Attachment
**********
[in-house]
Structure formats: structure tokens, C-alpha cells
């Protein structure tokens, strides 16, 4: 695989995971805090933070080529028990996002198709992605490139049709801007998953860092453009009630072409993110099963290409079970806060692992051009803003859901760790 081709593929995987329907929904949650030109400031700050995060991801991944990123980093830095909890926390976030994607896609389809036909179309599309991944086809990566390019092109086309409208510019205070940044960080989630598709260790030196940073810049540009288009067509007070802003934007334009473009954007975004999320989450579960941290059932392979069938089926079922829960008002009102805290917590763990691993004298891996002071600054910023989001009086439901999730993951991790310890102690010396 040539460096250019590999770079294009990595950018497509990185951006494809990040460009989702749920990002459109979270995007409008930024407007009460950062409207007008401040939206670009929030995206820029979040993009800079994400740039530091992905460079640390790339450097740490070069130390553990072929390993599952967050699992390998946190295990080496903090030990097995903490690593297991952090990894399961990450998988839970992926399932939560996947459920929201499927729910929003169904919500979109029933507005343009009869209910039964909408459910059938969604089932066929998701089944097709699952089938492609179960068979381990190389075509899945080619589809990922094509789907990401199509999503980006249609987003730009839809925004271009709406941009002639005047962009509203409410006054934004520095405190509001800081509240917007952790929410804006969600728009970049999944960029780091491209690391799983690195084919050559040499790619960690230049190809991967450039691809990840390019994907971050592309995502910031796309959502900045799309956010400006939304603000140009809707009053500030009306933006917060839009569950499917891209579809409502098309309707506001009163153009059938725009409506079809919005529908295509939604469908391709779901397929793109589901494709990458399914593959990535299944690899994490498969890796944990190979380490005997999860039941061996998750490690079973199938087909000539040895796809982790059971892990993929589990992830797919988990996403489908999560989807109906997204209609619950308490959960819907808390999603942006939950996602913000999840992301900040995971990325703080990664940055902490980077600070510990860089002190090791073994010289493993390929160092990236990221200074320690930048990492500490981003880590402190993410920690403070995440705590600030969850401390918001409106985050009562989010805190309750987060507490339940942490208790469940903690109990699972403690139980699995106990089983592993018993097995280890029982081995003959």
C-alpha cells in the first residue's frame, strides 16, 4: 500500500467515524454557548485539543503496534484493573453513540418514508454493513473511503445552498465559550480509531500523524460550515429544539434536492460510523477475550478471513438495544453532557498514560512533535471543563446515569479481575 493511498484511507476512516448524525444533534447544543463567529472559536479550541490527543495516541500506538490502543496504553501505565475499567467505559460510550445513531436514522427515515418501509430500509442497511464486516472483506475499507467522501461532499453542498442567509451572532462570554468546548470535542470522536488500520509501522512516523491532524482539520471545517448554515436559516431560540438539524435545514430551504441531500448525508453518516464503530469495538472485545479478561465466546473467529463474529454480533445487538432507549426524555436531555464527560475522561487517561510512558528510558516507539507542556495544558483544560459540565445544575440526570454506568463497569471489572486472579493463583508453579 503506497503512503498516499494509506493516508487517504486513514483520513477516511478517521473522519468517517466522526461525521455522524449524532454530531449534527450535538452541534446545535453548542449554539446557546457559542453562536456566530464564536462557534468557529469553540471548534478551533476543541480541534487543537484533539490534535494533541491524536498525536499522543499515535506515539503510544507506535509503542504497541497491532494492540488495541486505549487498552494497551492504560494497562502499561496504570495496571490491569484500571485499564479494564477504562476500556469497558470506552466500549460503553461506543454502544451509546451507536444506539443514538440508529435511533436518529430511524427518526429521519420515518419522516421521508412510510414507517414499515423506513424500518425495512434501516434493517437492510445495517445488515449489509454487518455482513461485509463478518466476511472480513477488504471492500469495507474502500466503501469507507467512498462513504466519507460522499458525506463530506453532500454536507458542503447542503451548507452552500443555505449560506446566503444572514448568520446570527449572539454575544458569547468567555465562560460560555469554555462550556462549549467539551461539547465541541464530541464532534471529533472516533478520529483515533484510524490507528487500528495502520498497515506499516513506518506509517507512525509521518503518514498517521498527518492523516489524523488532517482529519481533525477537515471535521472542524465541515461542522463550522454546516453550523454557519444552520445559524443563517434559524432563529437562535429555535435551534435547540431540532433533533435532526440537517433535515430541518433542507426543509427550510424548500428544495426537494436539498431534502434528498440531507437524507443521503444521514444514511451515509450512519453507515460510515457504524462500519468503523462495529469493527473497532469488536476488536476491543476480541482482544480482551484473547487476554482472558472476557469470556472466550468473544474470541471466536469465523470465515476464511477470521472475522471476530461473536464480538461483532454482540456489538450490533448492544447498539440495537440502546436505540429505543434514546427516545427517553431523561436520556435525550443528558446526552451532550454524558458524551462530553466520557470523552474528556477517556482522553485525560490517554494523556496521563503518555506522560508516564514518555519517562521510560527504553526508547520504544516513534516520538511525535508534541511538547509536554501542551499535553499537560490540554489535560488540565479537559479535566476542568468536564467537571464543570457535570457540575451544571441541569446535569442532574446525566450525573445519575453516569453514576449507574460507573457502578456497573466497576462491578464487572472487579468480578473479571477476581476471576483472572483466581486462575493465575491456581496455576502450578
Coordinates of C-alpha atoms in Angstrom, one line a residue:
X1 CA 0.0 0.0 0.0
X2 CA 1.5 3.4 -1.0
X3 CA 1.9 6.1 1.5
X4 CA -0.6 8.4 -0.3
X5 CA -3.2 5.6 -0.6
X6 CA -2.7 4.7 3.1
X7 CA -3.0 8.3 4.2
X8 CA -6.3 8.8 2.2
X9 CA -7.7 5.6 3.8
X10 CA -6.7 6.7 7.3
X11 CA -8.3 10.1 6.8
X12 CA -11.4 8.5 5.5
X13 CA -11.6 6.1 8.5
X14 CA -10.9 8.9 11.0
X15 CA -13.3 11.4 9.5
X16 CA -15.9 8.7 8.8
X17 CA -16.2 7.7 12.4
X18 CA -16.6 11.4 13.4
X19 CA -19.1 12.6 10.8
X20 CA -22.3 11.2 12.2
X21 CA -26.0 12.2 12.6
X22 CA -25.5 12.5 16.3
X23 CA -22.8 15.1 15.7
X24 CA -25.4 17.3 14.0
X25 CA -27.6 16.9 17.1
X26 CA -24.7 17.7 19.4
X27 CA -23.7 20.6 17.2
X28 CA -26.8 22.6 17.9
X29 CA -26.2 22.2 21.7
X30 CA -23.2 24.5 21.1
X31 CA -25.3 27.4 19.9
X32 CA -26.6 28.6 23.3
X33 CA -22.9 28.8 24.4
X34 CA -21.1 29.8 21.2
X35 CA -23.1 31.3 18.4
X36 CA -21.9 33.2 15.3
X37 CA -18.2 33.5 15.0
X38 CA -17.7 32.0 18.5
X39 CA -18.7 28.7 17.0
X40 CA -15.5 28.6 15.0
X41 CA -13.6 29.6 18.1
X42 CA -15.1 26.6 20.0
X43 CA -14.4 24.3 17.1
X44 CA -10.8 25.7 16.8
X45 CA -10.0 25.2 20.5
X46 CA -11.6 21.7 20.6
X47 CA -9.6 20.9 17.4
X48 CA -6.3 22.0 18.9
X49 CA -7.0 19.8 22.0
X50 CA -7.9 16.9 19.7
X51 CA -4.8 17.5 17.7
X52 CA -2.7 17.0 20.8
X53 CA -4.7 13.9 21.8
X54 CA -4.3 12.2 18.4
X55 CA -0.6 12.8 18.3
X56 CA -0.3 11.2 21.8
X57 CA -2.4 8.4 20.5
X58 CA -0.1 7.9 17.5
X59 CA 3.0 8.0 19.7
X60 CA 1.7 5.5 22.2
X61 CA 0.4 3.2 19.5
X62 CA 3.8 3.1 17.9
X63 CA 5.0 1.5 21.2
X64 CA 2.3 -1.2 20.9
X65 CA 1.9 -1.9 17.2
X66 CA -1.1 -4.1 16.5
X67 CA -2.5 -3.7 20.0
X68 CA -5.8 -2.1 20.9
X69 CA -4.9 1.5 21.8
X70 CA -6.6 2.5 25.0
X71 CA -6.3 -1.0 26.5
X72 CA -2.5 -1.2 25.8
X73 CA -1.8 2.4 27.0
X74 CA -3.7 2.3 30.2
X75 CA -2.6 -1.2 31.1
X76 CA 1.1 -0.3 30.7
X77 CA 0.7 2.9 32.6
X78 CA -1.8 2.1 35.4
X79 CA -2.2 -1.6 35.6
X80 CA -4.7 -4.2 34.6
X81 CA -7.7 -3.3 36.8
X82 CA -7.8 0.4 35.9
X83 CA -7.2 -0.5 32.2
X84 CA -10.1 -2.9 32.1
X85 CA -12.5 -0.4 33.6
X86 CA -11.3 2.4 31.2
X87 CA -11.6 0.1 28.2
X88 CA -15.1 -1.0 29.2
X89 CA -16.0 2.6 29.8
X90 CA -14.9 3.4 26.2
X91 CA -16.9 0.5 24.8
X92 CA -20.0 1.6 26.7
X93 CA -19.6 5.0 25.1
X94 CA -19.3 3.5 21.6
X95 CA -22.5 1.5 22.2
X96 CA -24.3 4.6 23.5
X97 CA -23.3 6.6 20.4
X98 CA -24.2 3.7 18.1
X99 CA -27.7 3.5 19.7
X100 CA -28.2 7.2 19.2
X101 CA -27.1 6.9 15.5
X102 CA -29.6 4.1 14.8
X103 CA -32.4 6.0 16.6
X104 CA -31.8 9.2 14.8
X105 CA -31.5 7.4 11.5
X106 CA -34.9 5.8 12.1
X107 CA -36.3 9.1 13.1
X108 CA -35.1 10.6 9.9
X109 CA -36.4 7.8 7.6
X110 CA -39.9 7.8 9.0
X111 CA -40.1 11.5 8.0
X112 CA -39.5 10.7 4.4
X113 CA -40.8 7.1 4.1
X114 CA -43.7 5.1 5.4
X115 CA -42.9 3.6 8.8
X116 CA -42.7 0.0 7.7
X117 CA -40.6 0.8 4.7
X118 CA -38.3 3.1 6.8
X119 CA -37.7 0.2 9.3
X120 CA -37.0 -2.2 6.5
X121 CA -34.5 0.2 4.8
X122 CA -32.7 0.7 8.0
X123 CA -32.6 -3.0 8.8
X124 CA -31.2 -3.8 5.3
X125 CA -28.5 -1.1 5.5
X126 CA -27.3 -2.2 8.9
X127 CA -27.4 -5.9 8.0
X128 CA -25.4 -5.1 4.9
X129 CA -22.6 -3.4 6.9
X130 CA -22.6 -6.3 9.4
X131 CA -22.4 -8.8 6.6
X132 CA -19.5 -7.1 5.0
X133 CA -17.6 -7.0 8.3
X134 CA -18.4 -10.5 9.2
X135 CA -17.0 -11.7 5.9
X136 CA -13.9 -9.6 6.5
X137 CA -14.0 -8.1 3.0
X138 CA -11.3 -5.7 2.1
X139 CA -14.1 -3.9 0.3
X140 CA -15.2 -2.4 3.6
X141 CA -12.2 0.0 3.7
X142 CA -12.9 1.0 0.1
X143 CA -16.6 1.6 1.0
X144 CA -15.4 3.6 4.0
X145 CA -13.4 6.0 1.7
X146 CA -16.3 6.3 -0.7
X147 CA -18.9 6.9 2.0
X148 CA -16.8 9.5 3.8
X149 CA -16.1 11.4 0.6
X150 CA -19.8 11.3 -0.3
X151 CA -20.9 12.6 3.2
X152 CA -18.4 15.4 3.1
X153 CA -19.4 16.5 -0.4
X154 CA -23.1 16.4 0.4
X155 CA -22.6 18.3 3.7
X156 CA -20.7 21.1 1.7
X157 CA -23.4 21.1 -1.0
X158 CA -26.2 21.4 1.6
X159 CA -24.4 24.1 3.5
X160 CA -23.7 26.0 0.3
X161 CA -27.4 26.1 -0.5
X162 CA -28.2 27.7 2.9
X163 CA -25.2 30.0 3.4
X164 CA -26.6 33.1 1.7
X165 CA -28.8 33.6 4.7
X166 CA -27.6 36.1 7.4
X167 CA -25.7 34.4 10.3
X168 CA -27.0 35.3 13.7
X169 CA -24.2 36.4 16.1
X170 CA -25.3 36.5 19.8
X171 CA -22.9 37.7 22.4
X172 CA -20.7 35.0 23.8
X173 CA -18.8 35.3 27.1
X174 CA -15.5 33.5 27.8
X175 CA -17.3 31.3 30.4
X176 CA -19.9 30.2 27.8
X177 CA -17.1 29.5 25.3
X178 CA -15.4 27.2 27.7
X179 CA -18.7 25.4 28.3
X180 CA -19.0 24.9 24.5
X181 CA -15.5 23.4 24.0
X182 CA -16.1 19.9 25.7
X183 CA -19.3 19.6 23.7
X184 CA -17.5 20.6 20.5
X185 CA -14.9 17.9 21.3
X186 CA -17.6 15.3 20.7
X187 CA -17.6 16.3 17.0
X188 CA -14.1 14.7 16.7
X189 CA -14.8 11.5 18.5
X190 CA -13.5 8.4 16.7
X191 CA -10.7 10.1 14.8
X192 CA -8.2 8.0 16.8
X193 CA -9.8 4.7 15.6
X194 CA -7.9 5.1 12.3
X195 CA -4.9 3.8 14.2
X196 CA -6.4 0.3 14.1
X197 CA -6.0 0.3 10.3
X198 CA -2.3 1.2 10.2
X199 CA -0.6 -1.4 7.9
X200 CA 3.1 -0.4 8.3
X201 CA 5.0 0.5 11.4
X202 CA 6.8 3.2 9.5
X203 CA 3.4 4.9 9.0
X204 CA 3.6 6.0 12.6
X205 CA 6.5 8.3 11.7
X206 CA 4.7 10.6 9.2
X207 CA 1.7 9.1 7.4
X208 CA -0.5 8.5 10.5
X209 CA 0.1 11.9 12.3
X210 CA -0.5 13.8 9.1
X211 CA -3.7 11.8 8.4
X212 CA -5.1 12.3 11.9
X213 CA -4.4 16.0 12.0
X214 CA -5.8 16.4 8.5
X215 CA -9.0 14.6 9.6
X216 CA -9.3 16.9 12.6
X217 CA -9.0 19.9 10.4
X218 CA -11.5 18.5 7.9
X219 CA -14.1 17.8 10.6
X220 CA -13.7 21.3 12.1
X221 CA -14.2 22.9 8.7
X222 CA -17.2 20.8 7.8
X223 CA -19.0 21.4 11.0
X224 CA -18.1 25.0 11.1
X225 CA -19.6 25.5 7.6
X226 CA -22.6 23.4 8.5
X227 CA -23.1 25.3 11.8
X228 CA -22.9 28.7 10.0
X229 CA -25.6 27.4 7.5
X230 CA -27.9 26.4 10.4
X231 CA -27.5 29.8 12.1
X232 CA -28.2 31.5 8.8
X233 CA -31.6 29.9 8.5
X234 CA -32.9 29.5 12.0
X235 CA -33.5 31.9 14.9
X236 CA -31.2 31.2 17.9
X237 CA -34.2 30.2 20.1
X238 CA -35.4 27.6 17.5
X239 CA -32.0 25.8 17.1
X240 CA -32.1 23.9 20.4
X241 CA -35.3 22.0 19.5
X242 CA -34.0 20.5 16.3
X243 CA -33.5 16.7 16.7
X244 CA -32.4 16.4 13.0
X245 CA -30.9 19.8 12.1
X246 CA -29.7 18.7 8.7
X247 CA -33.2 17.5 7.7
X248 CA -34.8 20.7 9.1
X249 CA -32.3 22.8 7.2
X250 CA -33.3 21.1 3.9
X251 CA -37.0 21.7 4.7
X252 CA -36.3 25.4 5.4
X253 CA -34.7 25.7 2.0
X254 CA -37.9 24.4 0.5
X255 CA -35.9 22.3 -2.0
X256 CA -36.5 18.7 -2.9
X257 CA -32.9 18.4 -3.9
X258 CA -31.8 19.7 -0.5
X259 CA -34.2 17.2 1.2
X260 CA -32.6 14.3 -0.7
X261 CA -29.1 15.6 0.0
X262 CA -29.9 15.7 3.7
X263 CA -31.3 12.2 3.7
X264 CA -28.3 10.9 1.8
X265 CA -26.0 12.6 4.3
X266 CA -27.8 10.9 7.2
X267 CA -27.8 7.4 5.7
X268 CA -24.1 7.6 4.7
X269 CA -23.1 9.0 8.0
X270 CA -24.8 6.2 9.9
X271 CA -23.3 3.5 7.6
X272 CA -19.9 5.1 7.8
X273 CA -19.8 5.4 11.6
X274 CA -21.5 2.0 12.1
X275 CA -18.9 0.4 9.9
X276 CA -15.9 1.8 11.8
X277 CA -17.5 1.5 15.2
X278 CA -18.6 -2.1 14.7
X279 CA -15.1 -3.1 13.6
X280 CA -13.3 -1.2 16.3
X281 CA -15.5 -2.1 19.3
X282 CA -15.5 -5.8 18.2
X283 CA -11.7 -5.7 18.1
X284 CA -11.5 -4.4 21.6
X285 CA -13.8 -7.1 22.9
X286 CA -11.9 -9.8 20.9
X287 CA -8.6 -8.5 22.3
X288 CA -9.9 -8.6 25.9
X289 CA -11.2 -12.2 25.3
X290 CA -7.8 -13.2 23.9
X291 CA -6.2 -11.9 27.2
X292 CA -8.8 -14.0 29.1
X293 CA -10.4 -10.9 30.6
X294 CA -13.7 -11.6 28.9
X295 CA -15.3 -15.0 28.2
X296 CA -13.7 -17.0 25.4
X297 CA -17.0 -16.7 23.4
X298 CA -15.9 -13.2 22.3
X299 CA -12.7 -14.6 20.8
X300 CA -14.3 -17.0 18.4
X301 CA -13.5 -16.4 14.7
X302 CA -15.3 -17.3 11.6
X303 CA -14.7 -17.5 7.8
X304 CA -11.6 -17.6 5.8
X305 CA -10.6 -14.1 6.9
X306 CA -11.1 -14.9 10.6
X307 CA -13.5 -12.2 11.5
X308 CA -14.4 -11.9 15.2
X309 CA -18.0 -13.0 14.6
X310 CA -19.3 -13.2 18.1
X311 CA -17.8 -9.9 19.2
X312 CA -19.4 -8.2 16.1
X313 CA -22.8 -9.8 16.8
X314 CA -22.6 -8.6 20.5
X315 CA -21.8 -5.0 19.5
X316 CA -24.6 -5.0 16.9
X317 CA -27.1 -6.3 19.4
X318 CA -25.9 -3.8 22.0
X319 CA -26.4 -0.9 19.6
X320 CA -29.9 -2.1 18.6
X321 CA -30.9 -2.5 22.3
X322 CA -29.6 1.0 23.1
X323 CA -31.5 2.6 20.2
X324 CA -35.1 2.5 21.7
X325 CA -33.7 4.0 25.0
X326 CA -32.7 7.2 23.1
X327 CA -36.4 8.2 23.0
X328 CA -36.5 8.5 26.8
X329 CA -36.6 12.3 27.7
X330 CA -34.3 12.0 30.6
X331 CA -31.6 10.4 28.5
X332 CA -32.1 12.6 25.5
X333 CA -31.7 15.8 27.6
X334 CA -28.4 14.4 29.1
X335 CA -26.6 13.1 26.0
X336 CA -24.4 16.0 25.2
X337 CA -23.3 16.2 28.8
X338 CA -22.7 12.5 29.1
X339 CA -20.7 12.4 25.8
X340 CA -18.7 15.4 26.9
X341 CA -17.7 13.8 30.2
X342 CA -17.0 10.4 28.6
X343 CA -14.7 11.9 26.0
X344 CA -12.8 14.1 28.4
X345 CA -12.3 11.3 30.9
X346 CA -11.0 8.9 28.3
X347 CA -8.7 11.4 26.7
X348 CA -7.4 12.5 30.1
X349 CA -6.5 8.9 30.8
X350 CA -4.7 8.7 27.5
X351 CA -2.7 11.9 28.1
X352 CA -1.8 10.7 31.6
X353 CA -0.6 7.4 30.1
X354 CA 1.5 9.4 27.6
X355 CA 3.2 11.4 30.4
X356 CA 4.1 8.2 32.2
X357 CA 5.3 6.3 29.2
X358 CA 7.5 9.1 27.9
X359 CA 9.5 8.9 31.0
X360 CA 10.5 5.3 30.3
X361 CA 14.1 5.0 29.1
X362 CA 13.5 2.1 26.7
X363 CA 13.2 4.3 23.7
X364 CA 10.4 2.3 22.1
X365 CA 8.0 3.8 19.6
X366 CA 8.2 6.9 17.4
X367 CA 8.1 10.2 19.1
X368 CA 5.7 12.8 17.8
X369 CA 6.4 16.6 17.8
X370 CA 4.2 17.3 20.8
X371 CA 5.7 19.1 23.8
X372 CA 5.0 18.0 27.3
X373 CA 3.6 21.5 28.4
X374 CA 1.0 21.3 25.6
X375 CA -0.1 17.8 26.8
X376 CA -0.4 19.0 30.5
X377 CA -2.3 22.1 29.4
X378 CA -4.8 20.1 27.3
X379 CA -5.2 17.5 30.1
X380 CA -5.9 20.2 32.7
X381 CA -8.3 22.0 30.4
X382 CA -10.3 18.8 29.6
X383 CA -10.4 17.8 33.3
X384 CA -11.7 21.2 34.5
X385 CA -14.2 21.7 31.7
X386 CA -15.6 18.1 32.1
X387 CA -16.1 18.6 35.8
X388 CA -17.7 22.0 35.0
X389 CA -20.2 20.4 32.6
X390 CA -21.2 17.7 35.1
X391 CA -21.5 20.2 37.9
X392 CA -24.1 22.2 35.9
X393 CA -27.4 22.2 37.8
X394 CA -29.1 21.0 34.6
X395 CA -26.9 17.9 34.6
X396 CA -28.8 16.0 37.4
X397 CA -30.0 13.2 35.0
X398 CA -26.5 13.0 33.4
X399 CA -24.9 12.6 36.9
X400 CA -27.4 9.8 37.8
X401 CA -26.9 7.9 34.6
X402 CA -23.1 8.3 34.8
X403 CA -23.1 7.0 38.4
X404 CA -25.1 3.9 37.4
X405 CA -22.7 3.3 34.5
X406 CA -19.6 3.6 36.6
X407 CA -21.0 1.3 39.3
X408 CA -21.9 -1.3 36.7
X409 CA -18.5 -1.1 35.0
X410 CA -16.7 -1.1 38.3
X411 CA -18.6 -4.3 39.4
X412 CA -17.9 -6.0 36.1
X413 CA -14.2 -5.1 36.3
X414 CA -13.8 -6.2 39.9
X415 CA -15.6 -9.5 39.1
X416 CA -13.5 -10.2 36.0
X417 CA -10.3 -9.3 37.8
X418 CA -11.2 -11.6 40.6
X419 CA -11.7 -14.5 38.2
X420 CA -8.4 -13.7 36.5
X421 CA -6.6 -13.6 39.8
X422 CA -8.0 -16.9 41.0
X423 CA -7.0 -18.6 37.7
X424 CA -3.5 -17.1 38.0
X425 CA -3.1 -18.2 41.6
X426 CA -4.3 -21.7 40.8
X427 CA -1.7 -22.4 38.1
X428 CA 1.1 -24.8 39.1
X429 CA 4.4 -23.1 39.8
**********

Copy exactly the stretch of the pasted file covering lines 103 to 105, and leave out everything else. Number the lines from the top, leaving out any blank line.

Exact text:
X98 CA -24.2 3.7 18.1
X99 CA -27.7 3.5 19.7
X100 CA -28.2 7.2 19.2